'No plan survives first contact with the enemy.'
- Helmuth von Moltke the Elder
'Everyone has a plan 'til they get punched in the mouth.'
Each decision is a plan.
The plan will fail.
Someone won't like the way the decision affects them. Everyone will think that they could have done better. The result won't pay the dividends that were expected. Execution will take longer. Cost more.
This is why many (most) organisations lack decision makers - let alone Good Decision Making - because the great majority of decisions don't give the result we intended. We declare ourselves each time we make a decision. We expose our egos to the judgement of others when we inevitably fail.
There are at least six ways that most of us avoid failing:
We avoid making decisions
We make decisions but don't act on them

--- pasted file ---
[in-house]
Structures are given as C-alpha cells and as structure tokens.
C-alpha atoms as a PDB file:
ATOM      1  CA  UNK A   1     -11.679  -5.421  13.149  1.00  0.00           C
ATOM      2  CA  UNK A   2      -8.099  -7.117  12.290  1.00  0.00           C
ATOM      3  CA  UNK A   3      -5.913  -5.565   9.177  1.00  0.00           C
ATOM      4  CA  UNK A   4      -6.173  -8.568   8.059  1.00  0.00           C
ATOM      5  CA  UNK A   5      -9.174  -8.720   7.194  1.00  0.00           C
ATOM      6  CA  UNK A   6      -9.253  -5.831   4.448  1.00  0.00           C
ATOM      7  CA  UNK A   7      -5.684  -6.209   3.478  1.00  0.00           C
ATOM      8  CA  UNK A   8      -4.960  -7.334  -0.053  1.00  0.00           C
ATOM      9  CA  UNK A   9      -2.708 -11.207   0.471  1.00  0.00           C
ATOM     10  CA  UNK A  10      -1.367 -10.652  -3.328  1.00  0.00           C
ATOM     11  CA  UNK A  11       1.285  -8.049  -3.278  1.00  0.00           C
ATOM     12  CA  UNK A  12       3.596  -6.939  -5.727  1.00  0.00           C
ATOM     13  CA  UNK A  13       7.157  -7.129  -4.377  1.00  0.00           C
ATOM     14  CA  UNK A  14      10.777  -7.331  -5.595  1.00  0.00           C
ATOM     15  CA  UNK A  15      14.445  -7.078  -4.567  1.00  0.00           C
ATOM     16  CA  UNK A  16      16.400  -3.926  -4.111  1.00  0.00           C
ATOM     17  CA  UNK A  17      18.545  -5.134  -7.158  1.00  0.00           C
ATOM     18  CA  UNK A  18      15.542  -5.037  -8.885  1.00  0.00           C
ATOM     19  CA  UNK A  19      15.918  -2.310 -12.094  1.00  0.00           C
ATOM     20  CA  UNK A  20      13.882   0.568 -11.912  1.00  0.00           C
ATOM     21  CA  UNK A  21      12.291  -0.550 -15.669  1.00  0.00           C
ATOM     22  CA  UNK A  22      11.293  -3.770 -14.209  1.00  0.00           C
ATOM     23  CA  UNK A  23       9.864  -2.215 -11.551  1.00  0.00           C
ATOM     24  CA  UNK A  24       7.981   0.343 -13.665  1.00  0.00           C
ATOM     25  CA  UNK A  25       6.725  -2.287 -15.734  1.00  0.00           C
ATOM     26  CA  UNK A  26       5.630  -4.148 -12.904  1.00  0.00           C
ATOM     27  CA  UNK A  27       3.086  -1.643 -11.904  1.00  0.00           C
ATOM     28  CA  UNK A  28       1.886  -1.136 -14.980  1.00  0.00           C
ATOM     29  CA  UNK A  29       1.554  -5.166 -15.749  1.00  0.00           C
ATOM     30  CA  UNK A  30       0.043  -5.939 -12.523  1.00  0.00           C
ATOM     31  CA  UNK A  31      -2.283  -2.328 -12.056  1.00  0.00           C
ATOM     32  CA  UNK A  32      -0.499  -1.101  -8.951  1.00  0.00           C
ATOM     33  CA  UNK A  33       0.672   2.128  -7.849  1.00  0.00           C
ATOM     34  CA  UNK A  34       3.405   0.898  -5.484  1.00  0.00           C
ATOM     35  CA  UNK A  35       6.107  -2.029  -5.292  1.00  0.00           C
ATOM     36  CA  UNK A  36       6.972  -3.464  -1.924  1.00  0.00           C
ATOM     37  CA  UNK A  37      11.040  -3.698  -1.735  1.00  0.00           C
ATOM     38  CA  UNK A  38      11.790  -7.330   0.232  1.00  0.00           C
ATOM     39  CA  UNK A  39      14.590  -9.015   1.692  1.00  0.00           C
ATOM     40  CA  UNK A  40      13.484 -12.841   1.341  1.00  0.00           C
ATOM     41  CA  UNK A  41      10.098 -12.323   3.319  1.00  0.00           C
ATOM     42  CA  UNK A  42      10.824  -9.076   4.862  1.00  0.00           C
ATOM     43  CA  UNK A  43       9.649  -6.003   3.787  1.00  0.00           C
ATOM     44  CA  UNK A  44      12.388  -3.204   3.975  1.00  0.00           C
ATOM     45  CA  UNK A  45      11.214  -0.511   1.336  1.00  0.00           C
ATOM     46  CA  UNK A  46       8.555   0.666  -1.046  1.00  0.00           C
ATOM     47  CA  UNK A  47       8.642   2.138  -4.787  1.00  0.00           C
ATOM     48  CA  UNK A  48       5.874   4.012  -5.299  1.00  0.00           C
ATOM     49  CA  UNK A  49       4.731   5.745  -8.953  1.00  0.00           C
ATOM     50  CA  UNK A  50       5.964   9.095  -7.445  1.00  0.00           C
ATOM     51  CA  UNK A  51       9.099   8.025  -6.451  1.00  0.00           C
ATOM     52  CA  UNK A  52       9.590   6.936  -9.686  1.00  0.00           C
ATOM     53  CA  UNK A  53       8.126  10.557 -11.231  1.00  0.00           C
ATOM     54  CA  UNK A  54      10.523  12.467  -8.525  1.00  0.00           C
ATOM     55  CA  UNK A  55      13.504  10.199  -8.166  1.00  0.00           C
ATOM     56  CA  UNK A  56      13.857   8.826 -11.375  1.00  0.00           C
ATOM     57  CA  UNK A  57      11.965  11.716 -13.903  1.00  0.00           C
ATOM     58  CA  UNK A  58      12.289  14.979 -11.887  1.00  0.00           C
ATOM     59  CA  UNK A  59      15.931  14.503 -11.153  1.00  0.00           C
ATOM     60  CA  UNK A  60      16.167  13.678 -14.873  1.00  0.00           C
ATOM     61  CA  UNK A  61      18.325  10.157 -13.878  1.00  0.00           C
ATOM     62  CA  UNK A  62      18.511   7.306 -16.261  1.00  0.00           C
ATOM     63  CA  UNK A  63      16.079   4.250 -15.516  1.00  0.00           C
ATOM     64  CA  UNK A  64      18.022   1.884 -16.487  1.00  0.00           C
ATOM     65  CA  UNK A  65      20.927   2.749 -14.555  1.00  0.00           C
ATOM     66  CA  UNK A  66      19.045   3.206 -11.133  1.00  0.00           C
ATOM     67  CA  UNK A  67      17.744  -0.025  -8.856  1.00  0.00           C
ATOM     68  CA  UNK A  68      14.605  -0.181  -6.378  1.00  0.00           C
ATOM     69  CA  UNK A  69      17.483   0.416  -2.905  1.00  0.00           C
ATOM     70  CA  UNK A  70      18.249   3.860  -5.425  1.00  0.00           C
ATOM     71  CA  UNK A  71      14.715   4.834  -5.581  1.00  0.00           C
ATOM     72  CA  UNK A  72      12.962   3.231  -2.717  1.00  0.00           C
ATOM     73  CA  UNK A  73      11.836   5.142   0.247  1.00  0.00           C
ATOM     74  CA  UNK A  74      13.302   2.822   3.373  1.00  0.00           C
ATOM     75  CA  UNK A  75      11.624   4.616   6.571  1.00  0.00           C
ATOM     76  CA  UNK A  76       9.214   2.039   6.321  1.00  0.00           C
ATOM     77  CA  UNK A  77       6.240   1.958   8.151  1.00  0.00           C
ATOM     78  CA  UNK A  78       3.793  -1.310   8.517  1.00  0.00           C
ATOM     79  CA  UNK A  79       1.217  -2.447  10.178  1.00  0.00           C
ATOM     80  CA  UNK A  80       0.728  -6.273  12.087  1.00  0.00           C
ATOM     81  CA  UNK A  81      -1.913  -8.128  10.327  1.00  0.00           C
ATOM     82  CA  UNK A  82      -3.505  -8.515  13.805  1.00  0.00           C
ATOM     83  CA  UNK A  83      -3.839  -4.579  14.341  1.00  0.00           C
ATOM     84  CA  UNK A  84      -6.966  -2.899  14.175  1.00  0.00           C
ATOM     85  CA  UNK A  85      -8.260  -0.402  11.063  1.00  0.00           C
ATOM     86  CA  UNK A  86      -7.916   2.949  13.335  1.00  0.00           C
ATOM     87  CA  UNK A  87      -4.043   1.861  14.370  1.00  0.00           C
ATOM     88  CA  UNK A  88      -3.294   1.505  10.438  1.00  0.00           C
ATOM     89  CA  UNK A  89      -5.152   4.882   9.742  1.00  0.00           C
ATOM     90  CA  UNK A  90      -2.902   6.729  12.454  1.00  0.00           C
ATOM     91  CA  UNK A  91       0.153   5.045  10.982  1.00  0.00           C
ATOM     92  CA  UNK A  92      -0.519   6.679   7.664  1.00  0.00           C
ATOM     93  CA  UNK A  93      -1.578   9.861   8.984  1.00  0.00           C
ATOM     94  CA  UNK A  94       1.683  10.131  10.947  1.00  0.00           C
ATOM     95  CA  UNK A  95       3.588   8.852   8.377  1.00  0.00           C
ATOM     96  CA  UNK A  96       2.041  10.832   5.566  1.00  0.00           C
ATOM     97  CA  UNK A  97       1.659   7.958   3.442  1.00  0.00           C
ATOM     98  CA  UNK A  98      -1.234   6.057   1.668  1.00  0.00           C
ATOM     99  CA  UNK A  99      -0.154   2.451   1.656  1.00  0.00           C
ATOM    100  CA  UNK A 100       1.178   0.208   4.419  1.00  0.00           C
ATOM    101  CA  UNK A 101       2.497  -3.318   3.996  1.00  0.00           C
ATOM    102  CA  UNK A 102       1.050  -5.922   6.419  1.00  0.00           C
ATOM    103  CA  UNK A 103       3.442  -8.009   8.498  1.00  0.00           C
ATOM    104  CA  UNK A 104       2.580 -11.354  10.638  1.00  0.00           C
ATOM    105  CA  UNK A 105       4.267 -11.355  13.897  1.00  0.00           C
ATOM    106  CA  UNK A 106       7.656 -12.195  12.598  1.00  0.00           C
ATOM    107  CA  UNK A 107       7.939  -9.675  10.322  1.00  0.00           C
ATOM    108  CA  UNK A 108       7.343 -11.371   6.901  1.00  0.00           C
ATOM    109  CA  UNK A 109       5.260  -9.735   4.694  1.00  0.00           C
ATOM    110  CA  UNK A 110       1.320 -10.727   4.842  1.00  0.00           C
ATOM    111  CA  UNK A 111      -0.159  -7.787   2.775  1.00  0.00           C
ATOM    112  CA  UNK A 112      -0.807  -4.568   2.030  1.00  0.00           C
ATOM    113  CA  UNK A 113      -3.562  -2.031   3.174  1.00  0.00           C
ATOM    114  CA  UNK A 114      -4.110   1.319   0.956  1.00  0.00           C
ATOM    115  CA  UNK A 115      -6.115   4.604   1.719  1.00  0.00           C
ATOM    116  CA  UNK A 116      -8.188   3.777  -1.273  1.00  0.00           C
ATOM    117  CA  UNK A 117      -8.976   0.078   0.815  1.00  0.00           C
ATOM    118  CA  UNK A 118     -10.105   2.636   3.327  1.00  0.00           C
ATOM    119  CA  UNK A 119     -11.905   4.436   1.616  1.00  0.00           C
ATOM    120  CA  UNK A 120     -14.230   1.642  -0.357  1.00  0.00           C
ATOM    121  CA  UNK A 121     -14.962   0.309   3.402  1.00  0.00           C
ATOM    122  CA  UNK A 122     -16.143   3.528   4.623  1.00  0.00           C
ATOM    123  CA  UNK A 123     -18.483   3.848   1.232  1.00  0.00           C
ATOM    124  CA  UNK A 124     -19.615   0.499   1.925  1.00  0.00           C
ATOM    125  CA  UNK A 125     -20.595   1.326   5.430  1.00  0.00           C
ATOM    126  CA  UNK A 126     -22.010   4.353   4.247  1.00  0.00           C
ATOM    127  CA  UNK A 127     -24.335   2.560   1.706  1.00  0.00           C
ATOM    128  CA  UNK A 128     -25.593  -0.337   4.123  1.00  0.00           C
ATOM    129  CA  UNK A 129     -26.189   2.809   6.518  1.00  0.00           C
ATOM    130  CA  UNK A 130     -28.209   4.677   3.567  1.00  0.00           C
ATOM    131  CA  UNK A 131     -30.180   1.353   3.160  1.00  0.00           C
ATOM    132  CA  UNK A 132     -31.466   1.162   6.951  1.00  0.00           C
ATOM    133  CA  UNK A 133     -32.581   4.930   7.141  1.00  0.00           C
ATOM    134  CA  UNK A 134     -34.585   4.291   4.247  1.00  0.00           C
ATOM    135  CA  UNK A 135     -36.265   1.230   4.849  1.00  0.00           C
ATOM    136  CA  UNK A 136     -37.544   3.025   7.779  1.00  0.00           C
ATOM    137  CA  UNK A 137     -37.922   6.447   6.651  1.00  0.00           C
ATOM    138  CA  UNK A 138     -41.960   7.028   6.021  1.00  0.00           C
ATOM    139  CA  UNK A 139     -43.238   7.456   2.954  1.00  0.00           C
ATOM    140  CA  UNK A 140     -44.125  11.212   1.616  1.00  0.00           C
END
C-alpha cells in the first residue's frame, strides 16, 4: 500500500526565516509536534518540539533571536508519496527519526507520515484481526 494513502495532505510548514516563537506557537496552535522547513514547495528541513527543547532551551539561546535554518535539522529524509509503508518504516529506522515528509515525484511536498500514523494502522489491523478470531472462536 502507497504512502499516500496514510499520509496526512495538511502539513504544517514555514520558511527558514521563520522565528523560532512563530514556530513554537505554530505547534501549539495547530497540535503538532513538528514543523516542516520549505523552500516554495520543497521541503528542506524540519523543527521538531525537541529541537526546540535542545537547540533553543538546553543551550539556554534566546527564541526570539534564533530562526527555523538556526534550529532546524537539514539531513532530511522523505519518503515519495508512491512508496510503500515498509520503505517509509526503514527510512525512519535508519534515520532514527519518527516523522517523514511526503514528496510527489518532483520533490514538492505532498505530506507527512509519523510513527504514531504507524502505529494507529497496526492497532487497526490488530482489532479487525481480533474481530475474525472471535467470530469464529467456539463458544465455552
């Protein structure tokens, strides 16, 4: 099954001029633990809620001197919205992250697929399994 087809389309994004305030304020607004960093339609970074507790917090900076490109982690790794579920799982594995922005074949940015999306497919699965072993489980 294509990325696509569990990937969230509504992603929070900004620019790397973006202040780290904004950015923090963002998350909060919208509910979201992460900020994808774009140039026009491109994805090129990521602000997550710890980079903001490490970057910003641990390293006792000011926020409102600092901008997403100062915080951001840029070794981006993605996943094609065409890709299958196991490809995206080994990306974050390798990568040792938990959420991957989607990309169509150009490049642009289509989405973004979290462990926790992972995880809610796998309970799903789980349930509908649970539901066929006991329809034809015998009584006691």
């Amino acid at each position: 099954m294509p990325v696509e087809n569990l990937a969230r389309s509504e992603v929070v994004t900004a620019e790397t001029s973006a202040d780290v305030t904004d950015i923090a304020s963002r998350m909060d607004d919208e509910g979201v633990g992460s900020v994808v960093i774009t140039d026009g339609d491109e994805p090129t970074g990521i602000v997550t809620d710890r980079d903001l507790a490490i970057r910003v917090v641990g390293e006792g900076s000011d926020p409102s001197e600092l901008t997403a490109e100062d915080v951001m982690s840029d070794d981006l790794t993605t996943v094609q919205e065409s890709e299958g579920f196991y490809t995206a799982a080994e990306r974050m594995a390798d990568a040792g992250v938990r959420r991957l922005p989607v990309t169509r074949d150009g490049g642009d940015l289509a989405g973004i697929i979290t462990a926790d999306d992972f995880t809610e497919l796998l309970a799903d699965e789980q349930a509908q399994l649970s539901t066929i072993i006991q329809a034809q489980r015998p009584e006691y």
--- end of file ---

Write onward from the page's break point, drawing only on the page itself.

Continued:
We 'do' things that aren't decisions but look like it to anyone who matters. Busy-work is an example.
We hold a position of power that masks our inaction behind its routines, rituals, mantras and the issuing of orders.
We blame someone else for the decision.
We declare every decision a success, despite the evidence.
Good decision making is a process that expects failure, prepares for it, and allows us to learn from it. The Five Steps to a good decision is a process that we can retrace and review and identify which element led to the failure.
It's the decision-maker's equivalent of the black box flight data recorder.
The reality is that life is messy and complicated and imperfect and more things go wrong than right and many of the right results are the product of happy coincidence than good planning.
The enemy that waits to ambush our plans isn't out there. It's hiding in plain sight.
In our ego.